Anti-abortion, abortion rights demonstrators duel in Portland
PORTLAND — A business owner rallied an abortion rights demonstration on Friday to counter the regular appearance on his street of anti-abortion protesters he called “obnoxious.”
The dueling demonstrations set the stage for chanting, arguing and sometimes yelling, as dozens of Planned Parenthood supporters turned out in opposition to what have become weekly protests outside the organization’s Congress Street office.
The rally was organized by Mike Fink, owner of the pawn shop Guitar Grave and Mike’s Rock Deli, which provided coffee and free sandwiches Friday to anyone with an abortion-rights sign or T-shirt.
Fink, whose businesses share the same block as the building housing Planned Parenthood, said he organized the rally after watching for months as the anti-abortion protesters gathered every Friday to demonstrate against the clinic.
“They get up in people’s faces and scream,” he said. “They’re obnoxious, horrible and stupid.”
Fink said he supports the protesters’ right to assemble, but supports the creation of a city ordinance providing a 35-foot buffer zone around the building in which the clinic is located.
Fink said the protesters have been accosting people entering the clinic, as well as passersby, including customers of his businesses.
“They’re stupid and out of touch with reality,” he said. “They don’t have normal interactions with people. They think they’re driven by God’s word.”
Lt. William Pries of the Portland Police Department estimated about 75 to 100 people gathered on the sidewalk outside Planned Parenthood. Despite the confrontation between the two groups, Pries said there had been no arrests as of mid-morning Friday.
Donna Hebert, 46, of Waterboro, has been protesting outside Planned Parenthood most Fridays since July. Hebert on Friday said she was unfazed by the counter-protest.
“They’re silly, it doesn’t cause much of a reaction for me,” she said. “We’re coming from different worlds.”
Hebert said about 20 people were present most Fridays.
Pries said there have been complaints about the protesters, although nothing out of the ordinary.
“Like with any protest, we’ve gotten some complaints, but it hasn’t really been any different than what you’d expect from any other protest,” said Pries. In recent months, he said, an officer has worked overtime on Fridays – paid by Planned Parenthood – to ensure safety.
Pries took six officers from their regular duties to cover the protest Friday.
Planned Parenthood staffers were initially worried a counter-protest might exacerbate the stress for patients and staff trying to access the facility Friday, according to Megan Hannon, the organization's public affairs director.
“No matter what, our primary concern is the patients,” she said. “They’ve ended up being great, very supportive, but we were worried at first.”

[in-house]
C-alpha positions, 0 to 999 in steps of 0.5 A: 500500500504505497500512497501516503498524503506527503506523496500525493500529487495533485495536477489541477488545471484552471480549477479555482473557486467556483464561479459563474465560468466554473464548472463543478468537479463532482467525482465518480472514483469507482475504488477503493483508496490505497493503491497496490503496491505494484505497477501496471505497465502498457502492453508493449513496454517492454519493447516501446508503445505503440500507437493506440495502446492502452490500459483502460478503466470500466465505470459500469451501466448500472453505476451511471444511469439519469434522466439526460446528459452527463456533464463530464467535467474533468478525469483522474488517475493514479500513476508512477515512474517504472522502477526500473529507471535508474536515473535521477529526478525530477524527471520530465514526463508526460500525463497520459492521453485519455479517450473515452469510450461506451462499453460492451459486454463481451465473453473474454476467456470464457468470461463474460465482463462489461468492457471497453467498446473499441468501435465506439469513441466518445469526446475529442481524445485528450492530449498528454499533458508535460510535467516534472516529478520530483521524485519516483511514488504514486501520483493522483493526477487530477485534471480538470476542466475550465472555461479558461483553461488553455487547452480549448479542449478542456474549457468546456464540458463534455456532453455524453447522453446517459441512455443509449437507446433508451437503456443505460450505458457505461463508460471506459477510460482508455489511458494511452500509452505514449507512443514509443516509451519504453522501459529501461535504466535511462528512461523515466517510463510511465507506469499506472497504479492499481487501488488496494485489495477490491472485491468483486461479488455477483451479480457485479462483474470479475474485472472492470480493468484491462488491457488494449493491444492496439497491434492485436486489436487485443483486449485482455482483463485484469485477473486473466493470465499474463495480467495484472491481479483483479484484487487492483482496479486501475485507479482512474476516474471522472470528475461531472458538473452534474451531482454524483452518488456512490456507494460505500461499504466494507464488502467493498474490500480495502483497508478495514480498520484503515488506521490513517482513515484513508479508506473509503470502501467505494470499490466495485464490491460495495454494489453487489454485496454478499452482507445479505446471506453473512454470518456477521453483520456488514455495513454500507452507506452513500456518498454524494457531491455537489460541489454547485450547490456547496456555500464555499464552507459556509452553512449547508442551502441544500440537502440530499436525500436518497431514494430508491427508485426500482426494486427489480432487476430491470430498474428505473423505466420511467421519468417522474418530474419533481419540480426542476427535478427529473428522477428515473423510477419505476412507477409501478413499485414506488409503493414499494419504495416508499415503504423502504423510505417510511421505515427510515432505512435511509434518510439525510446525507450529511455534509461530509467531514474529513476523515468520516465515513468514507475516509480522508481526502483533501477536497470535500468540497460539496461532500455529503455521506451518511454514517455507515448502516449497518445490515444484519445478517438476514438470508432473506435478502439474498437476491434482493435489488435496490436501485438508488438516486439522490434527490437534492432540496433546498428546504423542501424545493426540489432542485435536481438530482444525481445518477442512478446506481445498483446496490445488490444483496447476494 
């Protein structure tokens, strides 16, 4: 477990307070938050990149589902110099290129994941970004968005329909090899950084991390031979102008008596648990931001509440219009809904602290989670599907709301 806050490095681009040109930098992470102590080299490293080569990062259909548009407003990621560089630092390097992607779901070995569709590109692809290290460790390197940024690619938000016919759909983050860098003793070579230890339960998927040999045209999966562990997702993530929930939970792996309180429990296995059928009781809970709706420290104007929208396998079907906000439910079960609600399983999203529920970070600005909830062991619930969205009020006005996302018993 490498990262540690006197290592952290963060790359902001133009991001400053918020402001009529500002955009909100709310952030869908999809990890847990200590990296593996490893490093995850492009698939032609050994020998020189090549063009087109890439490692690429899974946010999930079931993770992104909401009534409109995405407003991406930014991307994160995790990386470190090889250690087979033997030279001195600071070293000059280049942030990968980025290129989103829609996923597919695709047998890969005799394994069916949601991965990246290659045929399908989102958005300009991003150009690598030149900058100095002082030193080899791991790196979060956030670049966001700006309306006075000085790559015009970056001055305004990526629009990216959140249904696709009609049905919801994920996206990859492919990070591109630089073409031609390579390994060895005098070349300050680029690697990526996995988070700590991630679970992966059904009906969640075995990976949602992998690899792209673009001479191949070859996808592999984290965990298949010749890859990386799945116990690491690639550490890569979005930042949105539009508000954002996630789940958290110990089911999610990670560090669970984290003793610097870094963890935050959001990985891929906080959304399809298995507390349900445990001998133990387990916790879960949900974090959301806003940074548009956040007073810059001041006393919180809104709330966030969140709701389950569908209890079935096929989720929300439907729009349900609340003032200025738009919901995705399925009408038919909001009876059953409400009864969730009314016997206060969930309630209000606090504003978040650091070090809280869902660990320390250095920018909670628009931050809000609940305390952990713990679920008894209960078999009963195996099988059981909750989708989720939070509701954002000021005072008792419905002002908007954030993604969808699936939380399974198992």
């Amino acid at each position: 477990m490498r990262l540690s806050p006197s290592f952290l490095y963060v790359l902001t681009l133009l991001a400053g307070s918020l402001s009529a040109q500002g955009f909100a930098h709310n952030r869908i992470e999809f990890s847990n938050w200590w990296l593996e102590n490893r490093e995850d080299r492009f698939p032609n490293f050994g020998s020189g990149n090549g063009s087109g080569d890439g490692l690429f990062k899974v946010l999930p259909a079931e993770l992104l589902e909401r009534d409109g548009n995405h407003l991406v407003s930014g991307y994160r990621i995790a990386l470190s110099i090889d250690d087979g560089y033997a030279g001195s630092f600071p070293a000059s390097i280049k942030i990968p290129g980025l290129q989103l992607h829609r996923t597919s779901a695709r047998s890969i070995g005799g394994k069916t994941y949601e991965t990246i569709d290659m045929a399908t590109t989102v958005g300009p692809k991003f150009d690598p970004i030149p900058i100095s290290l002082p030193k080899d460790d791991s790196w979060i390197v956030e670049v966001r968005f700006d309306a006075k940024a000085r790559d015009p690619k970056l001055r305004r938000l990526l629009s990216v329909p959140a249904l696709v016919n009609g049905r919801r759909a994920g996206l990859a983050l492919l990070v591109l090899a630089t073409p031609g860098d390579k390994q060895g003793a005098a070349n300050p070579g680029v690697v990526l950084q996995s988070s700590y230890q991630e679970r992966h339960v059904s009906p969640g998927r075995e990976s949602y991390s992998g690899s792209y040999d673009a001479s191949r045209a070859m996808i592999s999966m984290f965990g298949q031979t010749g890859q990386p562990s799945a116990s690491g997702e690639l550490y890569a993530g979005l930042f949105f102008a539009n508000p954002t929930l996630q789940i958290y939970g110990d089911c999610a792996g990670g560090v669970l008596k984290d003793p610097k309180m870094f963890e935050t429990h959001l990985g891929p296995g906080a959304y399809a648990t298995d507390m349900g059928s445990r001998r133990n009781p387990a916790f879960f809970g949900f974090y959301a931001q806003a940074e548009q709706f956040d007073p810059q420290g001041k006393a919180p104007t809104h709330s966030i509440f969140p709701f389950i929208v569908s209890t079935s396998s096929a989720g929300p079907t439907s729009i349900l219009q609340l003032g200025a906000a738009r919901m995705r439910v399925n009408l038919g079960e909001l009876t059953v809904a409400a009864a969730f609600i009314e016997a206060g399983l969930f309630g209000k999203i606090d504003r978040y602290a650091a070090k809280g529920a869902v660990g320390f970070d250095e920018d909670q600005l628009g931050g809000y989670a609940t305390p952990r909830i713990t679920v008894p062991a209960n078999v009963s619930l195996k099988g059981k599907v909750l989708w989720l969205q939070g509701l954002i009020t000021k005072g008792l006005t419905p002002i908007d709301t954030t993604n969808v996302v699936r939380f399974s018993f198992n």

Tensions Friday morning were highest on the section of sidewalk nearest the entrance to the Planned Parenthood building. There the two rallies met and some of the opposing protesters shouted at one another.
Louis Sigel, 69, who drove an hour from Wayne to attend the rally, said he didn’t have much hope for dialogue.
“It’s not useful with people who have closed minds,” Sigel said. “These people deny the legitimate constitutional rights of the women of Maine.”
Sarah Knights, 19, of Raymond, an anti-abortion protester, said she felt sorry for the protesters who had showed up in support of Planned Parenthood.
“I’m sad they’re trying to kill babies, that they want babies to die,” she said. “I’m sorry they’re in darkness.”
Knights suggested many had simply shown up for a free breakfast sandwich, which left abortion rights protester Al Hill scoffing.
“I haven’t even stepped inside Mike’s,” said Hill, 26, of Portland. “I’m here because I support health care without judgement.”
Fink is an unlikely character to appear at the center of such a public political event. Describing politics and religion as “huge wastes of time,” the pawnbroker and sandwich seller said he couldn’t have seen himself organizing a protest a year ago.
But he said the confrontational tone of the protests – especially, he said, in the last two months – was too much to bear, especially when it affected his customers. So beginning in November he decided to confront the anti-abortion demonstrators.
“The first time I responded in a way that wasn’t very appropriate,” Fink said. “I told ‘dead baby’ jokes.”
Fink’s tactics evolved from that original response, which he said upset people on both sides of the issue. On following Fridays he put a sign on the sidewalk, a cardboard cutout of characters from "The Wizard of Oz" with the Scarecrow asking “Why are the stupidest people always the LOUDEST?!?”
Fink said he was happy with the outcome of Friday's counter-protest and plans to organize similar events on first Fridays of each month as long as the anti-abortion protesters keep coming.
“The turnout was way better than I expected,” he said as demonstrators began to flee the cold. “We did great.”